What’s available this week? An ugly dog ruins a family. Shrek and Chadwick Boseman go to the drive-in. Norma Rae Bangladesh-style. A Scandinavian vampire. Two music documentaries – one starring Jimmy Carter.
Bay Area theaters with virtual cinema
New films coming
B Jimmy Carter: Rock & Roll President (2020), available Wednesday, Balboa, Rafael, Vogue
It’s a ridiculous title for a political documentary, and yet it’s appropriate. This extremely flattering documentary about the 39th President spends most of its time covering Carter’s love of music. But that’s not the most important thing about a former leader of the free world. And yet I can’t pan the film entirely. Between the great music and Carter’s innate decency, it’s an enjoyable movie to watch. And yes, it does discuss running the country, but that’s not the main topic.
New to me
A- Made in Bangladesh (2019), Lark, Rafael, Roxie
The women working in an apparel factory are badly exploited. But one of them, the extremely determined Shimu (Rikita Nandini Shimu – an actress with very determined eyes) is tired of overtime pay that never materializes. After an activist connects with Shimu, she sets out to form a union. This is the sort of woman who, at 14, ran away from an arranged marriage. We assume she chose the husband she has now, but as her union work takes over her life, the marriage suffers. And if she fails, she and many other workers will lose their jobs. Yes, the story has been done before (remember Norma Rae), but this time it’s done very well and it’s worth revisiting.
B+ My Dog Stupid! (2019), Cerrito, Elmwood, Rafael
The title suggests a comedy, and there are a few laughs early on, but this French drama about a family falling apart is essentially serious. Everyone is already on edge when the father, a once-successful writer (Yvan Attal), adopts a huge, ugly dog with all of his male organs intact. The dog makes everything worse. The mother is on anti-depressants and drinks before noon (Charlotte Gainsbourg). One son is constantly stoned and turns in school essays written by his mother. And meanwhile, Stupid (yes, that’s what they name the dog) is humping everything in sight.
A Black Panther, Solano Drive-in, playing through the week; check time on website
Yes, it was revolutionary in the age of Trump to make a huge-budget superhero movie with an almost entirely Black cast. But Black Panther is more complex than a simple good vs. bad action flick with dark complexions. The main villain has a serious point. And the hero must face some ambiguously moral choices. But I wish the filmmakers had confronted the absurdity of monarchy. It’s also an amazingly fun action movie.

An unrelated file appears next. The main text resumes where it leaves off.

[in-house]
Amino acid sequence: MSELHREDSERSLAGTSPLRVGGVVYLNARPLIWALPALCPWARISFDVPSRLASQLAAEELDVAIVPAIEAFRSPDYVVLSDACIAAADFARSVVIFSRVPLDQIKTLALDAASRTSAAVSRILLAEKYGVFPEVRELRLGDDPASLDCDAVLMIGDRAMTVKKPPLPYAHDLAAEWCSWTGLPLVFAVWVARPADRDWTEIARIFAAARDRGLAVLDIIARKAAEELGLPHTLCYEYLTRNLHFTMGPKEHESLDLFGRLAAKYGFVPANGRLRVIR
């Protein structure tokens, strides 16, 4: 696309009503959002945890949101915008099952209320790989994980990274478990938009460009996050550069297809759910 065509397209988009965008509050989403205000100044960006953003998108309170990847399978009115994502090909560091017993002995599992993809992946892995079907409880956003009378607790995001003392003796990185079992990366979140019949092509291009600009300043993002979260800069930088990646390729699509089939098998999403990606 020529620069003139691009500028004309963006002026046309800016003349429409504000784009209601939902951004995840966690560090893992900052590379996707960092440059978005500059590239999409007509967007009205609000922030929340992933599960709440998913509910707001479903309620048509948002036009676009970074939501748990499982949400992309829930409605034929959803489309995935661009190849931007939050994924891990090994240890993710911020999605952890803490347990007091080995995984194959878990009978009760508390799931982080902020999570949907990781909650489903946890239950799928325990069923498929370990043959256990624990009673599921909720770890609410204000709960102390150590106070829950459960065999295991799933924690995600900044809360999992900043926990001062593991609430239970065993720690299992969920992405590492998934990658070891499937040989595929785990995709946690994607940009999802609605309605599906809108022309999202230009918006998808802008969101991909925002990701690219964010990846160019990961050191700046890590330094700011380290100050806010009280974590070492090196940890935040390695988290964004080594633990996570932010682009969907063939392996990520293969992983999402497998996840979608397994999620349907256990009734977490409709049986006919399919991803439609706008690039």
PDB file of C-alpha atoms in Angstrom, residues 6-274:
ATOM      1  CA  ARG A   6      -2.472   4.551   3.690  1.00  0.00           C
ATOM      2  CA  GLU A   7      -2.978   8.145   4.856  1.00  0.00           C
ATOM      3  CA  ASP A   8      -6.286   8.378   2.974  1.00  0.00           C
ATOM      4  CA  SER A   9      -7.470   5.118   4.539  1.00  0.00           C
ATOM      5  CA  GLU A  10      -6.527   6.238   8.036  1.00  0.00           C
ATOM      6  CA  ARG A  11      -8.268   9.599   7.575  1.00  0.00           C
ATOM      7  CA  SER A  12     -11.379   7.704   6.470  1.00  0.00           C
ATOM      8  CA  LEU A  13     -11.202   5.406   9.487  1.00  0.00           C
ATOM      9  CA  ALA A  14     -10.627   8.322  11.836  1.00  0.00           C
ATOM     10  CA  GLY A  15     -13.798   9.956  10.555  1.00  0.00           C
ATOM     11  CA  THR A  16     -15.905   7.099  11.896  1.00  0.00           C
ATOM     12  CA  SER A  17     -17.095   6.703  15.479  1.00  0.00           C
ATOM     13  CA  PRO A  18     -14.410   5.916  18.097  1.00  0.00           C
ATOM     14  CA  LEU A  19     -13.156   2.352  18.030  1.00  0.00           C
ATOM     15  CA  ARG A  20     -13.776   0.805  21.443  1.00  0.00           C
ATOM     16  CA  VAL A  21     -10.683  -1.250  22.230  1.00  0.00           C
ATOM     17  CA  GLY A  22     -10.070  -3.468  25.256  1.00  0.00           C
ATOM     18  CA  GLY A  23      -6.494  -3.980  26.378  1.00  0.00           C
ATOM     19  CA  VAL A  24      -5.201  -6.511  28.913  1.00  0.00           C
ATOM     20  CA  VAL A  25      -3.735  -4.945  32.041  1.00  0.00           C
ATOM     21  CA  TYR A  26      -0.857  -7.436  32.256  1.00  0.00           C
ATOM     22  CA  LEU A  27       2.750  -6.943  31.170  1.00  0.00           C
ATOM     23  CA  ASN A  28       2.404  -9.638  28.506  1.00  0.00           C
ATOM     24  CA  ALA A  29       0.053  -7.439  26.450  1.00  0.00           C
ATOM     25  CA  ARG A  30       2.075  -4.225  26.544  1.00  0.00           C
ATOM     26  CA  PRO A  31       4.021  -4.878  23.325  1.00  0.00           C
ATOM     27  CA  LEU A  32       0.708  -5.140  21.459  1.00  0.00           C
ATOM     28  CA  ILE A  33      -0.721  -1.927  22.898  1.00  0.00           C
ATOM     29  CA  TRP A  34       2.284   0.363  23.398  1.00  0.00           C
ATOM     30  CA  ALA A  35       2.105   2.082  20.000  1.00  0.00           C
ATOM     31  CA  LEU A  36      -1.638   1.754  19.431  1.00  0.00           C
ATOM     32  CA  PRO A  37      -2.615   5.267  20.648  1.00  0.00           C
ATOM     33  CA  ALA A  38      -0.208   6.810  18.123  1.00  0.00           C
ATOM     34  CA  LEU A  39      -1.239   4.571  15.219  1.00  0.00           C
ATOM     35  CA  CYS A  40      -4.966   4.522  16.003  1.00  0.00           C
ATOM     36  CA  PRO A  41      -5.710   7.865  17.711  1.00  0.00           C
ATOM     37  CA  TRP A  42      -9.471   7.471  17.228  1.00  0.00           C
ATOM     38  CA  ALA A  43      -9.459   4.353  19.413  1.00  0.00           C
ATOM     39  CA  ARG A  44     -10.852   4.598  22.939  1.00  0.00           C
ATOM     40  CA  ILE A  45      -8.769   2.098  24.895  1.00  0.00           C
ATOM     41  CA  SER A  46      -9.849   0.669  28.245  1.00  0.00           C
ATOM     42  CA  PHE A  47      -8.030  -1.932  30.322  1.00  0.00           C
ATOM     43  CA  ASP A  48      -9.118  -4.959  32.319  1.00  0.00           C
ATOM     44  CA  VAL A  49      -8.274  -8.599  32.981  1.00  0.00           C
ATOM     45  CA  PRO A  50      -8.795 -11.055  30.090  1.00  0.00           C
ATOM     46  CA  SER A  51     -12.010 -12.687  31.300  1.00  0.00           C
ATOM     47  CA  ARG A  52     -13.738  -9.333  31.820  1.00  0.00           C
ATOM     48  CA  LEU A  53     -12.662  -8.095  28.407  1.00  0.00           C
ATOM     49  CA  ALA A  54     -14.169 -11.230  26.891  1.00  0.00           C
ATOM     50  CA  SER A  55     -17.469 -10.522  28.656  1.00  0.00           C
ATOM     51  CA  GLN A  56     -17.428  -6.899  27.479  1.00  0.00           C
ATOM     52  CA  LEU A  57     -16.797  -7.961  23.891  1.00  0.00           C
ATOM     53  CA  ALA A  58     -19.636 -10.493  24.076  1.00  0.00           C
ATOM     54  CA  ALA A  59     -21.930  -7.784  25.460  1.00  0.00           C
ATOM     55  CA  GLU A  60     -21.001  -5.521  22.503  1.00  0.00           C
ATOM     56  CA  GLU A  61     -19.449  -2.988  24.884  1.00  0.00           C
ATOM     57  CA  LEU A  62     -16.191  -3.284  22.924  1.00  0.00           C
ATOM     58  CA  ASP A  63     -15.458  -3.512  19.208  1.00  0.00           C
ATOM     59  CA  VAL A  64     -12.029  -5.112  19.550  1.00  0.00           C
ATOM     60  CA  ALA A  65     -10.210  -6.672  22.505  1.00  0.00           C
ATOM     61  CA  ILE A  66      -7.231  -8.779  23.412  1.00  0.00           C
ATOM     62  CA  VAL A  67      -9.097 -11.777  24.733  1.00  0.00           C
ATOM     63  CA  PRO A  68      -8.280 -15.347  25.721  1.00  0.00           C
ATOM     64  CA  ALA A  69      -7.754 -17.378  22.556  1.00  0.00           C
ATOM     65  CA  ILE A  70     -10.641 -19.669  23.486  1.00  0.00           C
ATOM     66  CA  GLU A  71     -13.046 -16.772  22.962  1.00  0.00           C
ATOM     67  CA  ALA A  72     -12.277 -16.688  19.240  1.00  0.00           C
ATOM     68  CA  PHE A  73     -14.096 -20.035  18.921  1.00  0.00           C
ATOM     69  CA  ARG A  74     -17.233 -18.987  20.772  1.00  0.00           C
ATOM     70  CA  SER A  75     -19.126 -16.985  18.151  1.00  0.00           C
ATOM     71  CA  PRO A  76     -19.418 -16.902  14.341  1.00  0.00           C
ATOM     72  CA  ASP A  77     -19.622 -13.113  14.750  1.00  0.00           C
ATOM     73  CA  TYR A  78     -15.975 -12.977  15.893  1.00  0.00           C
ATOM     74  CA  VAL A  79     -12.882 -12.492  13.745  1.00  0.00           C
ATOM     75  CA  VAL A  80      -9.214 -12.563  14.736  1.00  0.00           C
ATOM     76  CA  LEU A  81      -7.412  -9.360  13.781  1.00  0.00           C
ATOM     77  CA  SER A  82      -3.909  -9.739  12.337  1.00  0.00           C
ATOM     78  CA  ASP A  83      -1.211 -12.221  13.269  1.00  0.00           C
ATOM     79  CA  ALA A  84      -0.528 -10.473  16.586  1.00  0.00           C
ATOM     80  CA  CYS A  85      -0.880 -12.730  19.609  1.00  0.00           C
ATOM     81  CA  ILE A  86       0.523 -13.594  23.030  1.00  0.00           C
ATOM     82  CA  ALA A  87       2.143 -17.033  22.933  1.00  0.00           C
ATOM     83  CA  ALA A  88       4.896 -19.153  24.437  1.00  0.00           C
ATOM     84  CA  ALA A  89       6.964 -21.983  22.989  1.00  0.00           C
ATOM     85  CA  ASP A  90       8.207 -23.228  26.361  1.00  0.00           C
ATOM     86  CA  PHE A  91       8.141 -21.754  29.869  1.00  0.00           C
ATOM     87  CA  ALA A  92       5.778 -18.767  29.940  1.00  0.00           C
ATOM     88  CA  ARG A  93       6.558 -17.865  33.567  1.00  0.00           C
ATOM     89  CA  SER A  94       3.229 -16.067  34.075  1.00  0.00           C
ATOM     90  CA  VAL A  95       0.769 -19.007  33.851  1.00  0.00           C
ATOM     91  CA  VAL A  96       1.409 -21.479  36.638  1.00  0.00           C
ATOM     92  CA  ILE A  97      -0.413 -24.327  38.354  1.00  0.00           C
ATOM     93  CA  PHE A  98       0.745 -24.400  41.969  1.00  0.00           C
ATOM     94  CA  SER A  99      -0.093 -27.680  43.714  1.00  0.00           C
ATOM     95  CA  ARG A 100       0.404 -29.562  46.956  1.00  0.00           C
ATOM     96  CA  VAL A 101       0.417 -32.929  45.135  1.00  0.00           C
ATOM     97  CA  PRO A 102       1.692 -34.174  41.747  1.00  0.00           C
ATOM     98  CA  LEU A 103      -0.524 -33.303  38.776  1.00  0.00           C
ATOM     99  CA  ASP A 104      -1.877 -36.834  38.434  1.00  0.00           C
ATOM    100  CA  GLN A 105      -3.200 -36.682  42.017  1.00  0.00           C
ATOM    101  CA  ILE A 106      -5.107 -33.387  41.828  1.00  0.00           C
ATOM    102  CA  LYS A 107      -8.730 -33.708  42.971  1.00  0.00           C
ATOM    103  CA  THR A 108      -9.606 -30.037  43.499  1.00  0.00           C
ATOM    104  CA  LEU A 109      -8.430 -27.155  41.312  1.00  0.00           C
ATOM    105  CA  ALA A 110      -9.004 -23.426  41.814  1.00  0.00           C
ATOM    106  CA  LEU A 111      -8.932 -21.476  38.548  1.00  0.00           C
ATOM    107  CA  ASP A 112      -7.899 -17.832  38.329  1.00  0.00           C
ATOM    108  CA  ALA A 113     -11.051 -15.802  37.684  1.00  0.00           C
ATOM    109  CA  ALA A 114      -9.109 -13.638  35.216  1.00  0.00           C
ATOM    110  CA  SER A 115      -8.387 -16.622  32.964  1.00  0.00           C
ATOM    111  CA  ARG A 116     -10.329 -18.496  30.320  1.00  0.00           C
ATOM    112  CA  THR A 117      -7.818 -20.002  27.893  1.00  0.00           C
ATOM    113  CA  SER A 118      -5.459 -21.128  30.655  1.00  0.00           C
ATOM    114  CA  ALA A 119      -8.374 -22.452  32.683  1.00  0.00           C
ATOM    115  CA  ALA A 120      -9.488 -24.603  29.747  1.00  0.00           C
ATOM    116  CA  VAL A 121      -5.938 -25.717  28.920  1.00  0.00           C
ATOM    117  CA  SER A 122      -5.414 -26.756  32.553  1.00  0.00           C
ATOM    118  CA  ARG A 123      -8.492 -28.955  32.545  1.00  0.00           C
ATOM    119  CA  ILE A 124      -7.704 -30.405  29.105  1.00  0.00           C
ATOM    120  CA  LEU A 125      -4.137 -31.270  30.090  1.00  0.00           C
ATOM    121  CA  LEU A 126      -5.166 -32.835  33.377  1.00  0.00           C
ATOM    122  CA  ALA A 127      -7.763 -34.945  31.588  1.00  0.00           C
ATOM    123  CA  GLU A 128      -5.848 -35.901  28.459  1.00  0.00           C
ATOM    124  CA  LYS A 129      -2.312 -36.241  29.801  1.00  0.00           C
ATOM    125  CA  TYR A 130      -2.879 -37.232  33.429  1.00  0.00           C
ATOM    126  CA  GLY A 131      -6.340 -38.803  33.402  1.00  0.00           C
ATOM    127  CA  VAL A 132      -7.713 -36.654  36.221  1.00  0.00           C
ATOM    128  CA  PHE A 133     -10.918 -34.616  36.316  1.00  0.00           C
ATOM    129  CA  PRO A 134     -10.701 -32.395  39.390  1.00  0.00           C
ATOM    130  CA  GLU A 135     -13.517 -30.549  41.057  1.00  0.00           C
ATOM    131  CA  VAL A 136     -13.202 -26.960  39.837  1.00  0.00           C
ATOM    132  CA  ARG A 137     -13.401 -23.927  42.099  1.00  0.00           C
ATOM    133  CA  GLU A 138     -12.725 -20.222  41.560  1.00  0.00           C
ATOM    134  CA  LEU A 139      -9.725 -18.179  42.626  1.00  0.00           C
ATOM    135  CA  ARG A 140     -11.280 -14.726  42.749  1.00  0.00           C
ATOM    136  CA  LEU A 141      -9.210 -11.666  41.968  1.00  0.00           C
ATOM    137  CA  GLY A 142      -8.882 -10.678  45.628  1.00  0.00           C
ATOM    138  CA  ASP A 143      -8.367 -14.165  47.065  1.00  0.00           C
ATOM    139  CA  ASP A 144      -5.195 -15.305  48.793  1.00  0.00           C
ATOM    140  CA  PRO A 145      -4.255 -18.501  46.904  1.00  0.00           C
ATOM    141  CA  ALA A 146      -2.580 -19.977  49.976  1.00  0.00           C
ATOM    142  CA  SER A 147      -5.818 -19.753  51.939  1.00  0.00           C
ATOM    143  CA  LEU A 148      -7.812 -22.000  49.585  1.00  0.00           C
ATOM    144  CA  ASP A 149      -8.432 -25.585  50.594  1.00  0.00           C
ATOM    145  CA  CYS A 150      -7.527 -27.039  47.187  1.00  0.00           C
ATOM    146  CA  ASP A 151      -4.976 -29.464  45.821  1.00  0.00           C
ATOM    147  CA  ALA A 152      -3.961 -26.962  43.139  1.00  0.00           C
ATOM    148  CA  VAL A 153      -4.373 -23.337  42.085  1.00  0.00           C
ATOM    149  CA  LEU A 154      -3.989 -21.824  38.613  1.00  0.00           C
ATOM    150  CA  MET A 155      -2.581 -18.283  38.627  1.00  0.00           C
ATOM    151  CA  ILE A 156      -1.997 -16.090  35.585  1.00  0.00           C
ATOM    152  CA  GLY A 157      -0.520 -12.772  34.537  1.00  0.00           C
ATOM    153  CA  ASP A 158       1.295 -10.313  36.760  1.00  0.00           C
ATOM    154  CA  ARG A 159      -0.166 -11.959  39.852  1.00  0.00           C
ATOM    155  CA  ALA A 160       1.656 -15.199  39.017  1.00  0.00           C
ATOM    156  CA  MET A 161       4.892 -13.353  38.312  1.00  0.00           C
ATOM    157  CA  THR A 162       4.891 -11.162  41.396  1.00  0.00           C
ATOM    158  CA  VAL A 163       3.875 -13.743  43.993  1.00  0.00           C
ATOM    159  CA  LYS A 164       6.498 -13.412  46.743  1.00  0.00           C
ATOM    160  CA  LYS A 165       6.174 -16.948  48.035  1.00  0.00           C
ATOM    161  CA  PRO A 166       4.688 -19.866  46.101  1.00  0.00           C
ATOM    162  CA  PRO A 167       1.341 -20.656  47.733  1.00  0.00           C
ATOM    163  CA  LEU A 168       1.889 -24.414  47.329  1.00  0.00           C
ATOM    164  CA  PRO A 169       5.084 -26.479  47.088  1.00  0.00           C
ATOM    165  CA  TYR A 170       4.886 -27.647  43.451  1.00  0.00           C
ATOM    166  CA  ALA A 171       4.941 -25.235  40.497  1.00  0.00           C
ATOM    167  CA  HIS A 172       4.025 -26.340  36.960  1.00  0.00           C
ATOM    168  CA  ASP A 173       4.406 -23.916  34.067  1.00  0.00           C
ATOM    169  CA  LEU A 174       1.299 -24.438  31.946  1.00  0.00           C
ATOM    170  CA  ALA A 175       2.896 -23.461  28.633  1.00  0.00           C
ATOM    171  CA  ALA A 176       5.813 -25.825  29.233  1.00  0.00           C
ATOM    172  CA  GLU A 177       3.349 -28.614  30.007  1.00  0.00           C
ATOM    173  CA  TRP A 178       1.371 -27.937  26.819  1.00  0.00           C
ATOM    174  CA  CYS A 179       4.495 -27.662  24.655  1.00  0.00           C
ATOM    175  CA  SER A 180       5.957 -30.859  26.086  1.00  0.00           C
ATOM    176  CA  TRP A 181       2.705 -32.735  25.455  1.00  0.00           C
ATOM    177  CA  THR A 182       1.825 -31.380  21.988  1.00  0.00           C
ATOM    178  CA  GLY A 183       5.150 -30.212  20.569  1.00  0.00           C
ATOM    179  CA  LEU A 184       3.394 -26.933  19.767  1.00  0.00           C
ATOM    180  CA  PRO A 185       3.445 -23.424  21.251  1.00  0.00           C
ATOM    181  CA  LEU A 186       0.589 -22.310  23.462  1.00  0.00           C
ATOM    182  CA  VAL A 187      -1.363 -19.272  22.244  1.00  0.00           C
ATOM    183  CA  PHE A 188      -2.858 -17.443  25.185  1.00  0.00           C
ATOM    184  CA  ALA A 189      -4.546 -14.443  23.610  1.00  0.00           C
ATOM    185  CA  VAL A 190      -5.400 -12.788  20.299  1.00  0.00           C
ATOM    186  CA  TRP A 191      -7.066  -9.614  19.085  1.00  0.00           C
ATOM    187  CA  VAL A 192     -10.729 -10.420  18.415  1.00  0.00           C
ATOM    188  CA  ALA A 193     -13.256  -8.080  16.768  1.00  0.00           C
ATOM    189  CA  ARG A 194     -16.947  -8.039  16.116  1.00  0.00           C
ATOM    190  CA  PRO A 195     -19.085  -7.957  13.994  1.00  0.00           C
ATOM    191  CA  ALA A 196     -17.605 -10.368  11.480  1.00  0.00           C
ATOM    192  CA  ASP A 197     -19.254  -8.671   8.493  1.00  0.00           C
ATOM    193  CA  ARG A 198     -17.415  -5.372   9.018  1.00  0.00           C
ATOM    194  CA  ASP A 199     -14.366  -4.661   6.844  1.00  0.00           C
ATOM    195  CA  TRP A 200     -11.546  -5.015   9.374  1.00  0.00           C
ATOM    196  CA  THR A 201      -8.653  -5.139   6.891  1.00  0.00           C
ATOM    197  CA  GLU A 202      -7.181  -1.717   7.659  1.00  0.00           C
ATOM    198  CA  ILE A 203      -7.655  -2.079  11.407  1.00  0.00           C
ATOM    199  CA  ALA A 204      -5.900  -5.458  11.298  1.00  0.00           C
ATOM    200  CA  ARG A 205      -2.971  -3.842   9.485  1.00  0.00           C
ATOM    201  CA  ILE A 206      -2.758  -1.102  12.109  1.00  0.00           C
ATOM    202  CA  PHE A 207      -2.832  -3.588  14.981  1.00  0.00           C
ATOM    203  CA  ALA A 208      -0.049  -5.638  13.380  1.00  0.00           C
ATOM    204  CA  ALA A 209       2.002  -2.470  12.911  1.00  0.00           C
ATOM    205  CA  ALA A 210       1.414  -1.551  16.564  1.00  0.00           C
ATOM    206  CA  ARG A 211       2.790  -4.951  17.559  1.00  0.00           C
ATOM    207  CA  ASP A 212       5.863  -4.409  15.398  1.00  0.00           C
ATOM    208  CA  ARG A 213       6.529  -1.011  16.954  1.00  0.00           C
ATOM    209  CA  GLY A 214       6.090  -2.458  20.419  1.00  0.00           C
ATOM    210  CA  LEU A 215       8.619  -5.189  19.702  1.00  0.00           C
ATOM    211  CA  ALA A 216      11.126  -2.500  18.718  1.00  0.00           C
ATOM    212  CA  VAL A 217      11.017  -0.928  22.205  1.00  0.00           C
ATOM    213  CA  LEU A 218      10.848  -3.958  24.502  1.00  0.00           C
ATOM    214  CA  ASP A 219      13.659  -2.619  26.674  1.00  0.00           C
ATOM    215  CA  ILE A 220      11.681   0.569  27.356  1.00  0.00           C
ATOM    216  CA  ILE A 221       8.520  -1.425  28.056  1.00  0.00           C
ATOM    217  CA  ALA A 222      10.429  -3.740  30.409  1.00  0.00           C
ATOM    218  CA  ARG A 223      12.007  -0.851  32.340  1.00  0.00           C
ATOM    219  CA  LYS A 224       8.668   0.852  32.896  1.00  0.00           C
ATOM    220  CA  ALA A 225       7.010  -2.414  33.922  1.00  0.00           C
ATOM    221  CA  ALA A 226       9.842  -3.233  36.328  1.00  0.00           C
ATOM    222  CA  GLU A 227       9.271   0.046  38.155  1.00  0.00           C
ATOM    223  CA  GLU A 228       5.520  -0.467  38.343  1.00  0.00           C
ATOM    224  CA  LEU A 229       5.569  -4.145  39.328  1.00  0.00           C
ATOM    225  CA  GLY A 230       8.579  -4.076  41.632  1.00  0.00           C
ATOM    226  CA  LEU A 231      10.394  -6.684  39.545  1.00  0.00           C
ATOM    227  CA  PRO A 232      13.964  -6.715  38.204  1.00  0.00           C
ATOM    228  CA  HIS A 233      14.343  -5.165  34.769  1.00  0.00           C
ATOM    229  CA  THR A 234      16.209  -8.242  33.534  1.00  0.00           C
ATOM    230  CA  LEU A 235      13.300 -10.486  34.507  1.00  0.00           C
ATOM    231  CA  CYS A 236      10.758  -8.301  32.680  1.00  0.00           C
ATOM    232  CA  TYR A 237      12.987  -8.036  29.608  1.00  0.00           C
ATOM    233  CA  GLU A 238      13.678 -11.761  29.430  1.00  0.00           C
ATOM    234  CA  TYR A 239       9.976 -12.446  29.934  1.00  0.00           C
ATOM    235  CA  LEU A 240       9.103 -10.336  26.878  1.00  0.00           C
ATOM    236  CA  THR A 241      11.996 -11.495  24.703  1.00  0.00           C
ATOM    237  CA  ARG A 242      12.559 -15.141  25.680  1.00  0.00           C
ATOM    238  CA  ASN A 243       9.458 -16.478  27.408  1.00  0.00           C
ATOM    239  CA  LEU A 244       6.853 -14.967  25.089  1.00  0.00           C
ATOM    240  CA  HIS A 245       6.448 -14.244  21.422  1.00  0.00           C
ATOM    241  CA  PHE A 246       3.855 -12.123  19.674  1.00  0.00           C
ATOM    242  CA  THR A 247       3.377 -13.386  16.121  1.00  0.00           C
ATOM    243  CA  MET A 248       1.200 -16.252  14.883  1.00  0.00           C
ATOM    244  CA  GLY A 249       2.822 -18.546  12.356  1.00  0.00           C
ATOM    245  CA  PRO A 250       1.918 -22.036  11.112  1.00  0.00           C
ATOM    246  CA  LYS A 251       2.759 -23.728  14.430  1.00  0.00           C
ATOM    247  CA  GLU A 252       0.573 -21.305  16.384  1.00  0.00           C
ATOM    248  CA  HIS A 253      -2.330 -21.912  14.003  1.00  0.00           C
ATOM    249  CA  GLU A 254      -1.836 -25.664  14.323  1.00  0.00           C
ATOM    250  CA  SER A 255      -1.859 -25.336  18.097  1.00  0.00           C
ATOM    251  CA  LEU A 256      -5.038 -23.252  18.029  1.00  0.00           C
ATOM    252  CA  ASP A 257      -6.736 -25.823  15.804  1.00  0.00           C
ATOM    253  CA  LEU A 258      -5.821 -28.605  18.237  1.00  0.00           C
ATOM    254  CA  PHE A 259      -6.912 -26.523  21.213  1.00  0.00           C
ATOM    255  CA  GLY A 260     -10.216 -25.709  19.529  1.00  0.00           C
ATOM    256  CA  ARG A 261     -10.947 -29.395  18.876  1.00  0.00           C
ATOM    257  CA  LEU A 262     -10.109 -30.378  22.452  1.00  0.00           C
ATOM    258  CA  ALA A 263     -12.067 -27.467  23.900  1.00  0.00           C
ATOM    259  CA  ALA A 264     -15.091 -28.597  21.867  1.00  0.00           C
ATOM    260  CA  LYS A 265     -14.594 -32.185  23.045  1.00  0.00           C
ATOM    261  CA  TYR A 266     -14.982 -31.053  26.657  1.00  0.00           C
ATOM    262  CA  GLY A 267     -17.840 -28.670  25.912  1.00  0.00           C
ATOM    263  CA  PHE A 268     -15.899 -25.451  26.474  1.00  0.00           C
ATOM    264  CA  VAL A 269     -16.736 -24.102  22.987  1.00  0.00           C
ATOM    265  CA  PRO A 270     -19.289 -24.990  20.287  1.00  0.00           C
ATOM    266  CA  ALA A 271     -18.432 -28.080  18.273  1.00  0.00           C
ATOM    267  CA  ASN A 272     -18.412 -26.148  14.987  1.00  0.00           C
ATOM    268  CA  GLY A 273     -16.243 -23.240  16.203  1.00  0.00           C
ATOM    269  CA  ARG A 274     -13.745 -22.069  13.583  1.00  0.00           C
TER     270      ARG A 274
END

A Shrek (2001), Lark Drive In, Friday, 8:00
Enough bad sequels can make us forget how much we loved the original, and in the case of Shrek, the original is very lovable indeed. This story of an ogre on a reluctant quest to save a princess turns both traditional fairy tales and their Disneyfied adaptations inside out. The evil prince’s castle looks like Disneyland, familiar characters make odd cameos, and that old song “Have You Seen the Muffin Man” turns very gruesome (in a funny way). In the third act, Shrek rips apart one of the worst lessons that children learn from these old stories, providing a happy ending that neither Grimm nor Disney could have imagined.
Old but recommended
A Let the Right One In (2008), New Mission
This is one of the great vampire movies. After all, what better place for a vampire than a Swedish winter? The nights are very long, snow covers everything, and people drink heavily and seem depressed to begin with. It’s like Bergman, only with undead bloodsuckers. Let the Right One In is also a coming-of-age story, about first love between a boy about to turn 13 and a girl who has been 12 “for a very long time.” Read my full review.
A Jazz On a Summer’s Day (1959), Balboa, BAMPFA, Cerrito, Elmwood, Rafael, Roxie
The concert documentary didn’t start with Woodstock, Gimme Shelter, or even Monterey Pop. But it just may have started with Jazz on a Summer’s Day. Shot in and around the 1958 Newport Jazz Festival, and released a year later, it’s one of the best of its kind. But what else can you expect with Louis Armstrong, Anita O’Day, Mahalia Jackson, and even a little upstart named Chuck Berry. The filmmakers were smart enough to celebrate the joy in the audience as well as in the performers. Read my full review.